Diagnosing the causes of catarrh
Most cases of acute catarrh do not need to be diagnosed as the underlying infection should pass quickly without treatment.
A number of different methods can be used to diagnose the causes of chronic (persistent) catarrh.
Your GP may examine your nose to check that there are no nasal polyps. They may also recommend that you have a CT scan to check for polyps that are not visible to the naked eye.
Your GP may also want to check that your catarrh is not the result of an allergic reaction. They may ask whether your symptoms are worse in particular environments, or at certain times of the day or year. This will help them to pinpoint a possible allergen (substance that causes an allergic reaction).
If your GP suspects that an allergic reaction is causing your catarrh, they may refer you for allergy testing. This will usually involve a skin prick test, where allergens are placed on your arm and introduced into your skin by pricking it with a short pin. If there is a positive reaction, the skin in that area will become itchy, red and swollen. For more information, see the Health A-Z page on diagnosing allergic rhinitis.
Chronic catarrh can also be caused by non-allergic rhinitis. However, diagnosing non-allergic rhinitis can be difficult because it shares many of the same symptoms as allergic rhinitis, but there are no specific tests for the condition. If tests show that you are not having any allergic reactions, a diagnosis of non-allergic rhinitis can be made.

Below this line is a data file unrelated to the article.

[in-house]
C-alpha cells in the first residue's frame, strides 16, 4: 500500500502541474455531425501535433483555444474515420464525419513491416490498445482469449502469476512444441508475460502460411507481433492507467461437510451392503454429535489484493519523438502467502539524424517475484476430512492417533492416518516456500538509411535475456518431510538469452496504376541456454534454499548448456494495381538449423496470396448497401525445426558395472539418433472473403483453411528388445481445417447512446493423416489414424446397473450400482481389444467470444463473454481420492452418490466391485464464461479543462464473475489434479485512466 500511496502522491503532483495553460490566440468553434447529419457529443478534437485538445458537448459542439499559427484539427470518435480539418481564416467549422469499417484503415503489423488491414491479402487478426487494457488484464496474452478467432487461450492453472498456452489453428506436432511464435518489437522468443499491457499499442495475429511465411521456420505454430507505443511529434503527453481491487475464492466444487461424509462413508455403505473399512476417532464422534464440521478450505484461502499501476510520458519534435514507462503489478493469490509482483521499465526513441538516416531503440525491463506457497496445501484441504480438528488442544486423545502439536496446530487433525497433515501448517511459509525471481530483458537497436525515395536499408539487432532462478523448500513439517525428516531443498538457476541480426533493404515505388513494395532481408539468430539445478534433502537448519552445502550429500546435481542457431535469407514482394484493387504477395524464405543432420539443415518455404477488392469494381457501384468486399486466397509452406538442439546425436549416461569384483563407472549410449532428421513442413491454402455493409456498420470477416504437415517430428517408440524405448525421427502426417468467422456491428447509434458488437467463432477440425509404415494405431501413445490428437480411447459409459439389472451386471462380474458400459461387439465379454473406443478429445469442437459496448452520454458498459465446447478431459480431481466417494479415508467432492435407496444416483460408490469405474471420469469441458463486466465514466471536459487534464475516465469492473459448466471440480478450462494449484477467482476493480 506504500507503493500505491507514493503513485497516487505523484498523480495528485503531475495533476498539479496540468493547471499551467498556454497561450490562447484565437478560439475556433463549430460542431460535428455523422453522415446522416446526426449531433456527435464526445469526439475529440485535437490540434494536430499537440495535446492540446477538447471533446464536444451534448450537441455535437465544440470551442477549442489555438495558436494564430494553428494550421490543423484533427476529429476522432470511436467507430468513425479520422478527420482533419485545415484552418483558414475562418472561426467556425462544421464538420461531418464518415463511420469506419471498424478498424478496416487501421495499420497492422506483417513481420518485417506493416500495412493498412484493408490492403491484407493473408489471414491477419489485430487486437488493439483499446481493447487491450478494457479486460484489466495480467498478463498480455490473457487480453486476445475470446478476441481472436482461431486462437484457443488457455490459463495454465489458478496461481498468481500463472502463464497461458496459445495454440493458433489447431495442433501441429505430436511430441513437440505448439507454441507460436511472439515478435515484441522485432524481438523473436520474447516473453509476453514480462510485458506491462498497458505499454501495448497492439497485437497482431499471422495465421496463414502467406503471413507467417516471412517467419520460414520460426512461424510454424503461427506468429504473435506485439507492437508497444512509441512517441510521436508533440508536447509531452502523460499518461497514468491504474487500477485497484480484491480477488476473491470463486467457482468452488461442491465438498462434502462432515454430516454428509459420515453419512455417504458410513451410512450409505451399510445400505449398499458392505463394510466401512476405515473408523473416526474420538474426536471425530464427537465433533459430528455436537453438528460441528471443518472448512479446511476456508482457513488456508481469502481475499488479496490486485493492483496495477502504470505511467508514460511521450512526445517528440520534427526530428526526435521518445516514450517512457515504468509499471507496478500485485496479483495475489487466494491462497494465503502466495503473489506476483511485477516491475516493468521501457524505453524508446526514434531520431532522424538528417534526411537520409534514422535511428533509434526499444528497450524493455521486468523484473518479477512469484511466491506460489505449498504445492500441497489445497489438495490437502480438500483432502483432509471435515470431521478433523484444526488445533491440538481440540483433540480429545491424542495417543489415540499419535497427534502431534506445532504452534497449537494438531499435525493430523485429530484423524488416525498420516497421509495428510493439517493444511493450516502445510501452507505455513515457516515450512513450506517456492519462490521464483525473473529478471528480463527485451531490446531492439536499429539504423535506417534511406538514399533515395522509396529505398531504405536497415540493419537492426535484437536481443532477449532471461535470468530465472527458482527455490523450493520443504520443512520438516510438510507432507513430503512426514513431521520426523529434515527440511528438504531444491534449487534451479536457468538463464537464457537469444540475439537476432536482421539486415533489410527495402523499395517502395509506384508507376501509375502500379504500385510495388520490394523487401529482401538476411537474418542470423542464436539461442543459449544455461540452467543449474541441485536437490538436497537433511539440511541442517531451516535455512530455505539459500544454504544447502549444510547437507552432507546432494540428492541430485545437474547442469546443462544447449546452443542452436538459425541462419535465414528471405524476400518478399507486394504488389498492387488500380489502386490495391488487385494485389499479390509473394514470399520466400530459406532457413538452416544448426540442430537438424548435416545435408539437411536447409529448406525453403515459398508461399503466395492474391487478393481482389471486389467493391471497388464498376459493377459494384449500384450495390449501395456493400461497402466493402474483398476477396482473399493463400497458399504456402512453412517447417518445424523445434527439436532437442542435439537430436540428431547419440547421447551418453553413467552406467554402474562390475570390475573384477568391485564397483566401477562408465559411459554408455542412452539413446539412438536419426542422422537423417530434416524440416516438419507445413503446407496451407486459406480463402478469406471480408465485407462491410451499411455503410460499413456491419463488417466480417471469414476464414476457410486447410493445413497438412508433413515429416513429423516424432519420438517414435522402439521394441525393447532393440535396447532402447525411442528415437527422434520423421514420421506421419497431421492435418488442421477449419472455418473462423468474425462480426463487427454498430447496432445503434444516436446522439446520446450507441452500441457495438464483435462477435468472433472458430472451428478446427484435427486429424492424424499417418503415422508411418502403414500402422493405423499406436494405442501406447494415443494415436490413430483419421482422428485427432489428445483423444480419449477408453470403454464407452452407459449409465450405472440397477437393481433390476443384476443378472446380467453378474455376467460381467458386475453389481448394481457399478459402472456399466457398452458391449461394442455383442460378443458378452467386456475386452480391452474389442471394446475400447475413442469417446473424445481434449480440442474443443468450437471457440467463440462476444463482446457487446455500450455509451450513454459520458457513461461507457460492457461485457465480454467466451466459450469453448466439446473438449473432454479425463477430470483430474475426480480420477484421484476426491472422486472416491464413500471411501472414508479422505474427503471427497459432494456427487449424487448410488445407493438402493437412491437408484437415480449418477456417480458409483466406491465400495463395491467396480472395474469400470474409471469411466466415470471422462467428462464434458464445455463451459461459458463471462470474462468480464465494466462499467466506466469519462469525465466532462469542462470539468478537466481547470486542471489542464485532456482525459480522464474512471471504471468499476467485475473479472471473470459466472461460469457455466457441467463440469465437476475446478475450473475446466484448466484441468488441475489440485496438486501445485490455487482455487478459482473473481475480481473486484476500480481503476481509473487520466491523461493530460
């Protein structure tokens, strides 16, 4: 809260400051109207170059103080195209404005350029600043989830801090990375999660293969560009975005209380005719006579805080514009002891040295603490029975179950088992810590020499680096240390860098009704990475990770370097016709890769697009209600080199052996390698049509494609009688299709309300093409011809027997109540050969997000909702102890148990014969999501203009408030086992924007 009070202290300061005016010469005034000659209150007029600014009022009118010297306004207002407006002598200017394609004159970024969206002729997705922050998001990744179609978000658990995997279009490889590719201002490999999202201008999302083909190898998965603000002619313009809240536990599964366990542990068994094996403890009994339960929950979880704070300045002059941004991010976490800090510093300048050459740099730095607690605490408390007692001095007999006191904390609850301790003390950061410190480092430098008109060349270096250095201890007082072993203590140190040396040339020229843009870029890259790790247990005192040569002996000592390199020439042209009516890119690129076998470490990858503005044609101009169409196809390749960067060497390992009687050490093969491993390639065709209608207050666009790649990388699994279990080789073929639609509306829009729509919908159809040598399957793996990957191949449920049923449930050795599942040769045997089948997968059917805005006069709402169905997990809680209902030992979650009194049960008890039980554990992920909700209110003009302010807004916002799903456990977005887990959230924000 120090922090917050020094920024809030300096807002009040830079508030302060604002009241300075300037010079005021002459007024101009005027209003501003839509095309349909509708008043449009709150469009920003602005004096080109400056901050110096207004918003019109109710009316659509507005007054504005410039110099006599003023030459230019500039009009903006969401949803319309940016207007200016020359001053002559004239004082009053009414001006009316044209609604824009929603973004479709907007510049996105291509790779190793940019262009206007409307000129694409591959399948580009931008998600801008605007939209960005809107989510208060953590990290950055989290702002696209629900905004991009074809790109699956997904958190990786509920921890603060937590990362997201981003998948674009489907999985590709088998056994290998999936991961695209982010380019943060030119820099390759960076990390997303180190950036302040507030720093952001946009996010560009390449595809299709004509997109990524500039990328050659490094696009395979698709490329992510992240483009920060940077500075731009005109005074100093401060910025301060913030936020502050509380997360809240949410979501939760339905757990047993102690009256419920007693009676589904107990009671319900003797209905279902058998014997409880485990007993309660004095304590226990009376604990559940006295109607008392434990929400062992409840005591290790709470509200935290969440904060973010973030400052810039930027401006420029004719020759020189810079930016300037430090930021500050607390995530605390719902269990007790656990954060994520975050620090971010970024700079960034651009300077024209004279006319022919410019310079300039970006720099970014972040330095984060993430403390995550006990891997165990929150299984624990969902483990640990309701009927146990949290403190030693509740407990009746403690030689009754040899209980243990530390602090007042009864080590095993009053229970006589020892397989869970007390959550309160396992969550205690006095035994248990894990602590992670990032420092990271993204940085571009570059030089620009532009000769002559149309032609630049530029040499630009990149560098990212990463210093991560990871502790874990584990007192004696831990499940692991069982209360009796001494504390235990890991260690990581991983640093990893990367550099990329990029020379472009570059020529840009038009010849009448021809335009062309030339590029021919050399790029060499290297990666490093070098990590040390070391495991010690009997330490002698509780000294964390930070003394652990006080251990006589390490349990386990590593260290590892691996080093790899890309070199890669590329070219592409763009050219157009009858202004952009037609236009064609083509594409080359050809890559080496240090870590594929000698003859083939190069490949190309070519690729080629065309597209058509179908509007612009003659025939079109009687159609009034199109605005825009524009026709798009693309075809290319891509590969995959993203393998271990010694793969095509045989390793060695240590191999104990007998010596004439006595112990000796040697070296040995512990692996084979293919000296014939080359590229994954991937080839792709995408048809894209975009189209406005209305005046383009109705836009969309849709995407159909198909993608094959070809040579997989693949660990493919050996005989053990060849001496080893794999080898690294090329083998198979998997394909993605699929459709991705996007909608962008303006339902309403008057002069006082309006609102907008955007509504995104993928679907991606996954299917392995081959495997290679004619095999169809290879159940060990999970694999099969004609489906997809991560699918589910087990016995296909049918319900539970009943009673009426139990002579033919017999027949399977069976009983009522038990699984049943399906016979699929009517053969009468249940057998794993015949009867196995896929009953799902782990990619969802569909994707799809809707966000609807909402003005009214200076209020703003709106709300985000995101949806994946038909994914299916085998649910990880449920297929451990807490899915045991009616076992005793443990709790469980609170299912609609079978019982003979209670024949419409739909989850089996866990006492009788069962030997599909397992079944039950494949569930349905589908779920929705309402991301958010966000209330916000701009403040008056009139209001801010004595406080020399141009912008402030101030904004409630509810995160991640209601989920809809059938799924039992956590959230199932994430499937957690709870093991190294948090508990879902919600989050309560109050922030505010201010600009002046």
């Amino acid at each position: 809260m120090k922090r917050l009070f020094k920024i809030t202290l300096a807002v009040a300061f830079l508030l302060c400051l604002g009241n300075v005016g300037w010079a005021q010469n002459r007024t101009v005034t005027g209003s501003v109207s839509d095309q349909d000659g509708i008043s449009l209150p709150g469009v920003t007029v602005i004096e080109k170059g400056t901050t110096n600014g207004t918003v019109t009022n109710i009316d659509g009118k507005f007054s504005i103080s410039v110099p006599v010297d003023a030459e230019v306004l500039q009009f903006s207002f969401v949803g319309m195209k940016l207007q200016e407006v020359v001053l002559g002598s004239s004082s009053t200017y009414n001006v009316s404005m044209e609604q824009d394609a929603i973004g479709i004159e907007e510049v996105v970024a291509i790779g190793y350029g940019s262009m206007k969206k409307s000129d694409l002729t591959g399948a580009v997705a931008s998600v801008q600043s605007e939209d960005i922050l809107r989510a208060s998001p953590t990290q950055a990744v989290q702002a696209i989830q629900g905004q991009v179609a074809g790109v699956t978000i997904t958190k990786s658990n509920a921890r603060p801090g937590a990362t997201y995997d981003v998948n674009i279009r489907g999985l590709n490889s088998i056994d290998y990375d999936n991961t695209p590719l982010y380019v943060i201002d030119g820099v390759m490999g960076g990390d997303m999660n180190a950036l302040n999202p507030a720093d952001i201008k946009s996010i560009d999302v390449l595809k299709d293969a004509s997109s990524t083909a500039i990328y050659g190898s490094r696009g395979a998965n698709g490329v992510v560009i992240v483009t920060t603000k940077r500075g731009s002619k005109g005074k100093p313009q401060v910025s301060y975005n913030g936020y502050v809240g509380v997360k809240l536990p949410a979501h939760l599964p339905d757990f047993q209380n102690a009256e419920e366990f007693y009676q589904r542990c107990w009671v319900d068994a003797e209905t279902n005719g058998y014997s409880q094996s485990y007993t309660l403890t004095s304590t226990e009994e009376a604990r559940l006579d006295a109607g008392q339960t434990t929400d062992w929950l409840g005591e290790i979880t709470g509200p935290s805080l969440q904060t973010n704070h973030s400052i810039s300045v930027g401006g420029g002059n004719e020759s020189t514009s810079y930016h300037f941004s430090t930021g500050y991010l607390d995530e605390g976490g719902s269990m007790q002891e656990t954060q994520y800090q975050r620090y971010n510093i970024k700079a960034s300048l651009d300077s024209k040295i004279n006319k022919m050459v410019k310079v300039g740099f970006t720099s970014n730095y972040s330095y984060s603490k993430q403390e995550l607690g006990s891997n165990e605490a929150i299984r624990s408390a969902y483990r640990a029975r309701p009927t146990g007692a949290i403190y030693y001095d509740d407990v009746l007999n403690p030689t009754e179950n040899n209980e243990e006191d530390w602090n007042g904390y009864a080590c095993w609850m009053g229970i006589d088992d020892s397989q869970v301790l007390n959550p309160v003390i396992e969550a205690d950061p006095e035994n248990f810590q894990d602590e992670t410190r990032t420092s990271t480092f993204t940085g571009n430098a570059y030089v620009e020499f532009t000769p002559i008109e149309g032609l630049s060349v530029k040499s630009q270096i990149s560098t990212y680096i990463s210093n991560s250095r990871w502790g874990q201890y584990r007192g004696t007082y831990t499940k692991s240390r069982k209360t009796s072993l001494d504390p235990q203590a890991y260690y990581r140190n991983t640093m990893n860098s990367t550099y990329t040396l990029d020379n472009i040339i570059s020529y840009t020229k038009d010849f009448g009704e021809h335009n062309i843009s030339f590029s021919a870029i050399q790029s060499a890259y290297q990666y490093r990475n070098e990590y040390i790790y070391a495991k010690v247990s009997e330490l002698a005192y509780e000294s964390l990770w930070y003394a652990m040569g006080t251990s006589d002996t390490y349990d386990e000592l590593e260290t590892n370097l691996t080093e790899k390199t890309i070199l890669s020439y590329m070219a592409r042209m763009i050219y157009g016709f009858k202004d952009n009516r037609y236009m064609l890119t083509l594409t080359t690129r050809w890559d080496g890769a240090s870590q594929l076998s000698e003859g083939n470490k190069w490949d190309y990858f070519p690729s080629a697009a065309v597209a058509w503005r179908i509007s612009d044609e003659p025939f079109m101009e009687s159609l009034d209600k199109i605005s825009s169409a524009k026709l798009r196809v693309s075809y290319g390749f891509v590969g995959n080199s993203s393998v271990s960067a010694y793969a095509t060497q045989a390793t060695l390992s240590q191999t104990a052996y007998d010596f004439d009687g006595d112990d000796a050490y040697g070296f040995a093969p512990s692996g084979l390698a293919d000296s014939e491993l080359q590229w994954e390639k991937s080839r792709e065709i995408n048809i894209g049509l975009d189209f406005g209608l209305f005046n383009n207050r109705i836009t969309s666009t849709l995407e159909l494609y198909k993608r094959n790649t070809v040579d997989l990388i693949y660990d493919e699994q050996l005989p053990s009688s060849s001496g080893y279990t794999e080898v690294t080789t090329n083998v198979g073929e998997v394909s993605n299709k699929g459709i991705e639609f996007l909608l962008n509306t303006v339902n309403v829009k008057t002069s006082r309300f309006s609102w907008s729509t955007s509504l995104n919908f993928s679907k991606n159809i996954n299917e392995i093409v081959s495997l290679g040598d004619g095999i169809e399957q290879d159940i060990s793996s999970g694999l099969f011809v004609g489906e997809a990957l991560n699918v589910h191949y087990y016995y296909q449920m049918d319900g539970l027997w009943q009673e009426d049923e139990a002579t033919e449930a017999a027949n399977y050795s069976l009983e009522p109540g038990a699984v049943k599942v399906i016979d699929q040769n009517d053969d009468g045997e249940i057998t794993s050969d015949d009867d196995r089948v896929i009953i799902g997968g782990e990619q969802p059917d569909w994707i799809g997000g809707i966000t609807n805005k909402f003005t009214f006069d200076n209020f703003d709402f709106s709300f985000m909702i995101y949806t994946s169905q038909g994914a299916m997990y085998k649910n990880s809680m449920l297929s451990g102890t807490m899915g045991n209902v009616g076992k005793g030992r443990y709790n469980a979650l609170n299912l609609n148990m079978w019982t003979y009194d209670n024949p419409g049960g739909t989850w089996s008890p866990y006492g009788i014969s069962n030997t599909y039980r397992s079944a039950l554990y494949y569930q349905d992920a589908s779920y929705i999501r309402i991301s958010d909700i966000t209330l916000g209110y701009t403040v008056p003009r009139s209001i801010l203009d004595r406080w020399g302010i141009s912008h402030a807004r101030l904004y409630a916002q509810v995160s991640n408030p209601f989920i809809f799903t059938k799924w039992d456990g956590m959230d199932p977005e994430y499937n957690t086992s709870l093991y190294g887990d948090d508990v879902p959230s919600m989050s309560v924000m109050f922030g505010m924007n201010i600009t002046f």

Treatment for catarrh depends largely on the underlying cause.
In most cases of acute catarrh, the underlying infection should pass quickly without the need for treatment. You may wish to relieve a blocked nose by using:
- steam inhalation
Decongestant medicines can help to relieve a blocked nose by reducing the swelling of the blood vessels in your nose.
Many decongestants can be bought over the counter in pharmacies without a prescription. They can be taken as a tablet or as a nasal spray. Decongestants that are taken by mouth may take a little longer to work but their effect can last longer than nasal sprays.
Do not use decongestants for more than five to seven days at a time. This is because they only provide short-term relief, and using them for any longer can make your symptoms worse.
Decongestant medicines do not often cause side effects. Any that you may have are likely to be mild. Possible side effects of decongestant nasal sprays may include:
- irritation to the lining of your nose
- nausea (feeling sick)
For more information, see the Health A-Z topic on decongestant drugs.
Inhaling steam from a bowl of hot (but not boiling) water may help to soften and loosen the build-up of mucus in your nose. You may also find that adding menthol crystals or eucalyptus oil to the water eases your blocked nose and catarrh. Steam inhalation is not recommended as a treatment for children because of the risk of scalding.
The recommended treatment for chronic catarrh will depend on the underlying cause.
For example, rhinitis can usually be managed by avoiding the environmental triggers or allergens that cause catarrh. Symptoms can sometimes be relieved by using a nasal spray that contains corticosteroids (drugs that reduce inflammation). For more information, see Treating non-allergic rhinitis and Treating allergic rhinitis.
Small nasal polyps can often be shrunk using a nasal spray that contains steroids. Larger polyps may need to be removed with surgery. For more information, see Treating nasal polyps.